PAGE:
The lyrics throughout are dark, a tone set by the opening dirge of “Black Mirror.” Butler is at his best on the markedly Springsteen-ian “(Antichrist Television Blues),” which tells the nuanced story of a man so afraid of what can happen to average working Joes (i.e. they die just going to work when planes crash into their office buildings), he pushes his young daughter to maximize her God-given talent and become a star, “American Idol”-style. The five-minute epic is an inner monologue, as the father tries to escape the system through his daughter, yet knows the entire time he’s treading on shaky ground; eventually he concludes: “O tell me, Lord, am I the Antichrist?”
At times Butler’s lyrical work on “Neon Bible” comes across as overbearing when read straight off a page. His words are balanced, however, by soaring, deep, soulful, surprising, and, more often than not, exhilarating music. The strings from “Funeral” are complemented this time around by a full horn section, harp, gospel choir, and church organ. The tension built through the album finally explodes in Track 10, the aforementioned “No Cars Go,” a full-throttle quest for hope reminiscent of “War”-era U2.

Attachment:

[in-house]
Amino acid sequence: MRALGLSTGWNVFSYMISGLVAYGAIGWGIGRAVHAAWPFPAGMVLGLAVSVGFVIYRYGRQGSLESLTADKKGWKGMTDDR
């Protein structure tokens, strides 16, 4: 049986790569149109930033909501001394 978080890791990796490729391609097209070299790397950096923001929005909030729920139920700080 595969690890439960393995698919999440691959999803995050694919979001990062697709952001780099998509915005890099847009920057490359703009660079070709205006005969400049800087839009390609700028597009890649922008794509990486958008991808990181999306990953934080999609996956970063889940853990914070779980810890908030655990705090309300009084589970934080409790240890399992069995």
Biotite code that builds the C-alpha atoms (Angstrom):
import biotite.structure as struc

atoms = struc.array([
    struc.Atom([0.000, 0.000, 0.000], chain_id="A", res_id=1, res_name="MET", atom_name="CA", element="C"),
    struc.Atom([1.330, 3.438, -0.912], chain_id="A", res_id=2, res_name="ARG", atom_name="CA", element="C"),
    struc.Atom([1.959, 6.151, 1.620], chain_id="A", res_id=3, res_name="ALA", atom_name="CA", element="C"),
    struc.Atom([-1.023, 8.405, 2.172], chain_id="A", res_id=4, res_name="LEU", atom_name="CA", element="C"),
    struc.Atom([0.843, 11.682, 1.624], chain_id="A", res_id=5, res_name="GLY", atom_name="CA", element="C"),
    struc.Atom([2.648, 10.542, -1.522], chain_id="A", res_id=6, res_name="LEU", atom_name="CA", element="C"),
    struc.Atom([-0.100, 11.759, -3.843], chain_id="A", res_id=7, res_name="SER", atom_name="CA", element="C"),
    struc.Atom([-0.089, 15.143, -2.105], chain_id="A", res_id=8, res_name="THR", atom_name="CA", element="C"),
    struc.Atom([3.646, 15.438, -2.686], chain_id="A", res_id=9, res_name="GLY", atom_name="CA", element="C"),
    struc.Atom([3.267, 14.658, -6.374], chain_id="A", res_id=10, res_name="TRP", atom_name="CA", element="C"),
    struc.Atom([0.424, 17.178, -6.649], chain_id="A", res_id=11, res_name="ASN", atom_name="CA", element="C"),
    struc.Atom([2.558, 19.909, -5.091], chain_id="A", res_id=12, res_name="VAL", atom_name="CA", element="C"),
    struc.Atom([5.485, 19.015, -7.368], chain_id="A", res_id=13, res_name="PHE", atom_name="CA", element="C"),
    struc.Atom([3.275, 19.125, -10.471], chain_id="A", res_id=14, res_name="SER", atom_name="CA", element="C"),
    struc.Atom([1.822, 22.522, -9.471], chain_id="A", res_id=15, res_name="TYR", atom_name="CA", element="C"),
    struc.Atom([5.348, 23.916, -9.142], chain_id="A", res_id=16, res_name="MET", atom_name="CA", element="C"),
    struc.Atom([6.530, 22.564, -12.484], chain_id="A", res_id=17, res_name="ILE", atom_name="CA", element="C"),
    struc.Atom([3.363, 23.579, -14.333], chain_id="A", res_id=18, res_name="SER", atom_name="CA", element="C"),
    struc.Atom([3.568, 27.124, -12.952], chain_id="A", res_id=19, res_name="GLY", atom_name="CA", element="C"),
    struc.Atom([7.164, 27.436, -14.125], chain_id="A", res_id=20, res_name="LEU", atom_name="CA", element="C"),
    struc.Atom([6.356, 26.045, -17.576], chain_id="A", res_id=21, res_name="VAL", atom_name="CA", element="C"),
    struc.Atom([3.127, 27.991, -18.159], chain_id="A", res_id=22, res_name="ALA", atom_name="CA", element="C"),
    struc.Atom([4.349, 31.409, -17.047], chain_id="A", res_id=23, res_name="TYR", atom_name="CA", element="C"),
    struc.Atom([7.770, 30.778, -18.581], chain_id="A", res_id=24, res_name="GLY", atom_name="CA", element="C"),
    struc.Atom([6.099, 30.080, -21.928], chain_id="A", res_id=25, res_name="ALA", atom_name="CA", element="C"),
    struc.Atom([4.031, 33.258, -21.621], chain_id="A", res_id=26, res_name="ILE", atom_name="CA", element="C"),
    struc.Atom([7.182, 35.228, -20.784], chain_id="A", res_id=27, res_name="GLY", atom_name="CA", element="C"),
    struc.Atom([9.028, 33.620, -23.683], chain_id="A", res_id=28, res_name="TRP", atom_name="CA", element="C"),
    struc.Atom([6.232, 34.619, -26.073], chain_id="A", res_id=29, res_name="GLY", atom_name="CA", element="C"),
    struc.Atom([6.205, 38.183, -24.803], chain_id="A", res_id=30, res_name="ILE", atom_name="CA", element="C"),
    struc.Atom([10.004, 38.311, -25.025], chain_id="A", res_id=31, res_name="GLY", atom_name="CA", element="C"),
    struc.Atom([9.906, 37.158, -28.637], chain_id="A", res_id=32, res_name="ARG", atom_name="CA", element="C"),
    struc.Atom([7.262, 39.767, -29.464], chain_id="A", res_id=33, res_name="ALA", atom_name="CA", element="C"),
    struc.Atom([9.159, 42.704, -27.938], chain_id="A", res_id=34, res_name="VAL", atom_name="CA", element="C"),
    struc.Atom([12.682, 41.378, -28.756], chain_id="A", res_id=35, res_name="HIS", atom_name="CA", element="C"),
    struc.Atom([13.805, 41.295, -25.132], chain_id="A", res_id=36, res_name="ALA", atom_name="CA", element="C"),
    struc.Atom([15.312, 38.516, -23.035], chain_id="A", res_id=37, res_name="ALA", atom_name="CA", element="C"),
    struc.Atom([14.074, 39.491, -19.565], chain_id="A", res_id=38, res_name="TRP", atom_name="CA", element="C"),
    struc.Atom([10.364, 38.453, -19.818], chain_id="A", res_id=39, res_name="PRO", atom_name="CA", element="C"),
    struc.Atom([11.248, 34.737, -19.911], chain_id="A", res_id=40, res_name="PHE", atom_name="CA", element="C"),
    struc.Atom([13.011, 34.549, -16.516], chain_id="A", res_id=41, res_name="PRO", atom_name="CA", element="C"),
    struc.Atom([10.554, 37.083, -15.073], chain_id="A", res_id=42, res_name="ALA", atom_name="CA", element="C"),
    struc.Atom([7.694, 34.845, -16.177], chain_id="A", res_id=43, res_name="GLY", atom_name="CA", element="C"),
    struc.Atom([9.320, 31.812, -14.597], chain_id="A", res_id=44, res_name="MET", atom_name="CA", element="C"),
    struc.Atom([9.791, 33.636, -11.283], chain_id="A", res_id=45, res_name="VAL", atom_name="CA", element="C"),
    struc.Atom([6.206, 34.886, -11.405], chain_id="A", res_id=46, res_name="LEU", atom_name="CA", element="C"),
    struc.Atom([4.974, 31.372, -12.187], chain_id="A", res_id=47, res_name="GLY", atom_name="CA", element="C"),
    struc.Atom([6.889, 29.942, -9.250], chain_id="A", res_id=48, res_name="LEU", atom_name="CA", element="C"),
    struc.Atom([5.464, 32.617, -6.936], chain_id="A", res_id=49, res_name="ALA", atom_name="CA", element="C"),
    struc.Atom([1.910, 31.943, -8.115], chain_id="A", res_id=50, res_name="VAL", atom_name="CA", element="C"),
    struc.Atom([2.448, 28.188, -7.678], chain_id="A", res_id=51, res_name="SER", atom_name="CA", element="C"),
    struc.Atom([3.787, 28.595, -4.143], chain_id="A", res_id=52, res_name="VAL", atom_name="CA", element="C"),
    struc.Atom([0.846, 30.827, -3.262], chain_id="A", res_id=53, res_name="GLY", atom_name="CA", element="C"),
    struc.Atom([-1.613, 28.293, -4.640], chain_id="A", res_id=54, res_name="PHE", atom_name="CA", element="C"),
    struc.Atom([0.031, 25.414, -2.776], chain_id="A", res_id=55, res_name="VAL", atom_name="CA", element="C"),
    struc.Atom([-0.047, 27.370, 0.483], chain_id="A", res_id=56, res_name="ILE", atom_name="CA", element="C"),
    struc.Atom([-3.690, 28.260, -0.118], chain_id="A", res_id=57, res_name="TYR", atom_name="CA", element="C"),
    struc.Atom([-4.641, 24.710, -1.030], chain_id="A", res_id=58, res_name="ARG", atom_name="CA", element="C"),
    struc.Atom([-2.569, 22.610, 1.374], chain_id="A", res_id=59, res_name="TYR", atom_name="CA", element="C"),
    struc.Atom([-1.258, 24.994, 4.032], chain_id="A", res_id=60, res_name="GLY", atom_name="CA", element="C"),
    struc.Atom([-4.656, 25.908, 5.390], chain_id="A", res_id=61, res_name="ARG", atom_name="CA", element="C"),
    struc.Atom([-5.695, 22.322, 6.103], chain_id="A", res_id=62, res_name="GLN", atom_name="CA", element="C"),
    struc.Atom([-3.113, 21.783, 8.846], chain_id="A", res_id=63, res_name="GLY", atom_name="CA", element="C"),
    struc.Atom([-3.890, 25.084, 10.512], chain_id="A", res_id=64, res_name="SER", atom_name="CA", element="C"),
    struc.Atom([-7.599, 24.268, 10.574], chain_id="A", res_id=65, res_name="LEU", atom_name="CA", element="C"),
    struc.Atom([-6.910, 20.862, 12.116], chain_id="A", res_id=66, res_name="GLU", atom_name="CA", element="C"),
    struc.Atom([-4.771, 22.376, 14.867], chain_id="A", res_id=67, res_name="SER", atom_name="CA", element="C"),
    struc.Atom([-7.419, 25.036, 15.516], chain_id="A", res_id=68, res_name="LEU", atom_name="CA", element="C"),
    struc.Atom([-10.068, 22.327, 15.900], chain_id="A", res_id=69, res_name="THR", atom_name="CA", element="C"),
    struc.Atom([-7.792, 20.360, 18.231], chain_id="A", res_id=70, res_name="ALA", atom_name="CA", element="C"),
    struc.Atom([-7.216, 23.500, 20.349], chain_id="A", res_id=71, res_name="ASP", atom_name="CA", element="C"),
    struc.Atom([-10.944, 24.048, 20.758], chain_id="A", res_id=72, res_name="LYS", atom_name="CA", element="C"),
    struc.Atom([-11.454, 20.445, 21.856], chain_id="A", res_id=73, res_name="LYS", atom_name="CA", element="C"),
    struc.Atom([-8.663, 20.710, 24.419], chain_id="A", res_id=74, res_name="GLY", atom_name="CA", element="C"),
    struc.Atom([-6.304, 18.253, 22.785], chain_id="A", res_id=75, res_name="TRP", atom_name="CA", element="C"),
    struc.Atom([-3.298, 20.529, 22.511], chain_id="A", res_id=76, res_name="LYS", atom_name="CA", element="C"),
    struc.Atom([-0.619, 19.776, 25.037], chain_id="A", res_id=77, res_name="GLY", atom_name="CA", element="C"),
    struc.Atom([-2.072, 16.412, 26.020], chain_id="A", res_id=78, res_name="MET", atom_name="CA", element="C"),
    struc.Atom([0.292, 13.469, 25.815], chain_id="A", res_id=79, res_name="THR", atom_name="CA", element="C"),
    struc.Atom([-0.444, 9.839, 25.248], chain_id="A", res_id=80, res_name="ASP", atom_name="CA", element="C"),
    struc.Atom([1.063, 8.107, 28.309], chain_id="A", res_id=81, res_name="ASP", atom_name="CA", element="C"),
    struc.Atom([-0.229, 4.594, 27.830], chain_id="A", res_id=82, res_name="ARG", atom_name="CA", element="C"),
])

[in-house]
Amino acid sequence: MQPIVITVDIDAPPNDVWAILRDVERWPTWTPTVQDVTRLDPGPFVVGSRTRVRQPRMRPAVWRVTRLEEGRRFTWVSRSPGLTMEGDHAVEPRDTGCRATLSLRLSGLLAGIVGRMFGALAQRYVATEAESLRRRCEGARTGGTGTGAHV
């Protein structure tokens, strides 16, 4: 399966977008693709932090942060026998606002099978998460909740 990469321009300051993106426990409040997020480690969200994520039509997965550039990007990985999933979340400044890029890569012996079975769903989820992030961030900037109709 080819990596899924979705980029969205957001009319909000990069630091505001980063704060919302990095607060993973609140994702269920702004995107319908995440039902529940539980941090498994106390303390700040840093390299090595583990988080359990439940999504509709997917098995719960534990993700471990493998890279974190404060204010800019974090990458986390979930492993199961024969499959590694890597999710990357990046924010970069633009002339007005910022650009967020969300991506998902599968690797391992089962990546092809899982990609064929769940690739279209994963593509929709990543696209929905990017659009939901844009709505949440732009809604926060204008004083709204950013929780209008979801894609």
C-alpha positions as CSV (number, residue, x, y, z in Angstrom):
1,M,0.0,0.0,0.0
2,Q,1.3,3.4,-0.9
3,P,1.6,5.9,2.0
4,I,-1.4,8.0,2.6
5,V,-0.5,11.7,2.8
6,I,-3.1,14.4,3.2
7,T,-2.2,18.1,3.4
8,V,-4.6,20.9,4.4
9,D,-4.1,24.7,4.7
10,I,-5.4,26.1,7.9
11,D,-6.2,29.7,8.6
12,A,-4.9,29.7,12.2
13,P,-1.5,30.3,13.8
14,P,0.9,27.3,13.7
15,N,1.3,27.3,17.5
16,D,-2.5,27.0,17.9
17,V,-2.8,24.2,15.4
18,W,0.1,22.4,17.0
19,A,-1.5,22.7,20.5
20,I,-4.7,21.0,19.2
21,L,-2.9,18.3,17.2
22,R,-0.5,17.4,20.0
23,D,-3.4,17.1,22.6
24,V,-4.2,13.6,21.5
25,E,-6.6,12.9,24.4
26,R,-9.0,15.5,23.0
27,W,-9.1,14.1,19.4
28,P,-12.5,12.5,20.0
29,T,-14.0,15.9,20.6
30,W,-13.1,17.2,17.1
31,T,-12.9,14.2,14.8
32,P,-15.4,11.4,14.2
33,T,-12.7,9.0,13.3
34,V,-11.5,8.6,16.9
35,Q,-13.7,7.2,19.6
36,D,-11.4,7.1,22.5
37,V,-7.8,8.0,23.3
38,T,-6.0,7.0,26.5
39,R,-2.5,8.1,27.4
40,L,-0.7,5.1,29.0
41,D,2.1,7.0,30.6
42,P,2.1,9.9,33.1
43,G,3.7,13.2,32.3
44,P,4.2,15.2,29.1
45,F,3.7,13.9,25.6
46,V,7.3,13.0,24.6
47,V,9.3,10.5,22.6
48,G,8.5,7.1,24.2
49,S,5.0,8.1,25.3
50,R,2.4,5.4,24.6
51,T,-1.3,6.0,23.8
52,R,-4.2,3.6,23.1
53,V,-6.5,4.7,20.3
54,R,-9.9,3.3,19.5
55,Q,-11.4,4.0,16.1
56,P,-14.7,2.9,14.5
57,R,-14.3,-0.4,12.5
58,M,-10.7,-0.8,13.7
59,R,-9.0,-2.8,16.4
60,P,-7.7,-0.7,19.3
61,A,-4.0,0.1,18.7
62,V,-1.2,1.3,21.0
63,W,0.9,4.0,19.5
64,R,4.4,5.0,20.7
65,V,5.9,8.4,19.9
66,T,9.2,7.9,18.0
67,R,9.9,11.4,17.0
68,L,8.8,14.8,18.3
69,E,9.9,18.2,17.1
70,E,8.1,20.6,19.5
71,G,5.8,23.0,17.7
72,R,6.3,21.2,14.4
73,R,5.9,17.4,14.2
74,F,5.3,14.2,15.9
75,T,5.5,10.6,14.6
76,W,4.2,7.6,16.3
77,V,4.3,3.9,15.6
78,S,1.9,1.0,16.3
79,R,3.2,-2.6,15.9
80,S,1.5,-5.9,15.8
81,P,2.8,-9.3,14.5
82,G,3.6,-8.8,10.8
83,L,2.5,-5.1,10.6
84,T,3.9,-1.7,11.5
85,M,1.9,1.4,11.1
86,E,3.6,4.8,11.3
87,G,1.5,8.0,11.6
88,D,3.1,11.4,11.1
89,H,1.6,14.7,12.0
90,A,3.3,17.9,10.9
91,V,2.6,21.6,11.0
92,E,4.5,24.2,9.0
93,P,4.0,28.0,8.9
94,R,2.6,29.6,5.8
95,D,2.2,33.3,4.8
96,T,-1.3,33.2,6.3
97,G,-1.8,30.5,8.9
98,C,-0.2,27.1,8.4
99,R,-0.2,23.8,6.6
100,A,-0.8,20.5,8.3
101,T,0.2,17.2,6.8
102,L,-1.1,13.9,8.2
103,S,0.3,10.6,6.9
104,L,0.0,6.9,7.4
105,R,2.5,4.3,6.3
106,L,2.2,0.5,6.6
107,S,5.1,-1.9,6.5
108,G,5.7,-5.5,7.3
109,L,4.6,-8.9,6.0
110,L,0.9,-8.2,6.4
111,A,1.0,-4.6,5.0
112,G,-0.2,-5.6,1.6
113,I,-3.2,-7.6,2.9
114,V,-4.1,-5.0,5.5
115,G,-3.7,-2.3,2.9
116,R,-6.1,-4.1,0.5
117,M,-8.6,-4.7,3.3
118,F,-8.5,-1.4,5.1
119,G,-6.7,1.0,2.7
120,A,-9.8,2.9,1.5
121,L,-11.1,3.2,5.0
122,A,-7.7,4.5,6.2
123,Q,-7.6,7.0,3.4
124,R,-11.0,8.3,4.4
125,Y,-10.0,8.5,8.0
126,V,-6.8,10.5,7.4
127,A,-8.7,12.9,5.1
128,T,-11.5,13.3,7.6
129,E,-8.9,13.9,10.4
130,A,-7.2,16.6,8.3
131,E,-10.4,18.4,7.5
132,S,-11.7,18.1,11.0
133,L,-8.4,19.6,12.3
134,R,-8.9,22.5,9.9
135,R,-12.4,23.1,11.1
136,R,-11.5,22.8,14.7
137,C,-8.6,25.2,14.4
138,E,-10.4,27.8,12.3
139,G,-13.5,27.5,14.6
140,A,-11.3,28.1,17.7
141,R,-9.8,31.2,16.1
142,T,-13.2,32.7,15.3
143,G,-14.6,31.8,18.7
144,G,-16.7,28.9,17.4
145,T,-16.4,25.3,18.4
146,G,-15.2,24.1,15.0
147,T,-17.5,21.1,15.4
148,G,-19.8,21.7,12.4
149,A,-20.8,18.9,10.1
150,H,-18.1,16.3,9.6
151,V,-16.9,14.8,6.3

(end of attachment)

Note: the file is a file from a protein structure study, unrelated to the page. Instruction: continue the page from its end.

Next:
With only a couple missteps (“Black Wave/Bad Vibrations” and the overly self-absorbed closer, “My Body Is a Cage”), Arcade Fire’s new release demands multiple careful listens (try it on a good pair of headphones). It’s an enthralling follow-up that proves all the hype and acclaim surrounding “Funeral” was no fluke. Grade: A-

Brand New, “The Devil and God Are Raging Inside Me”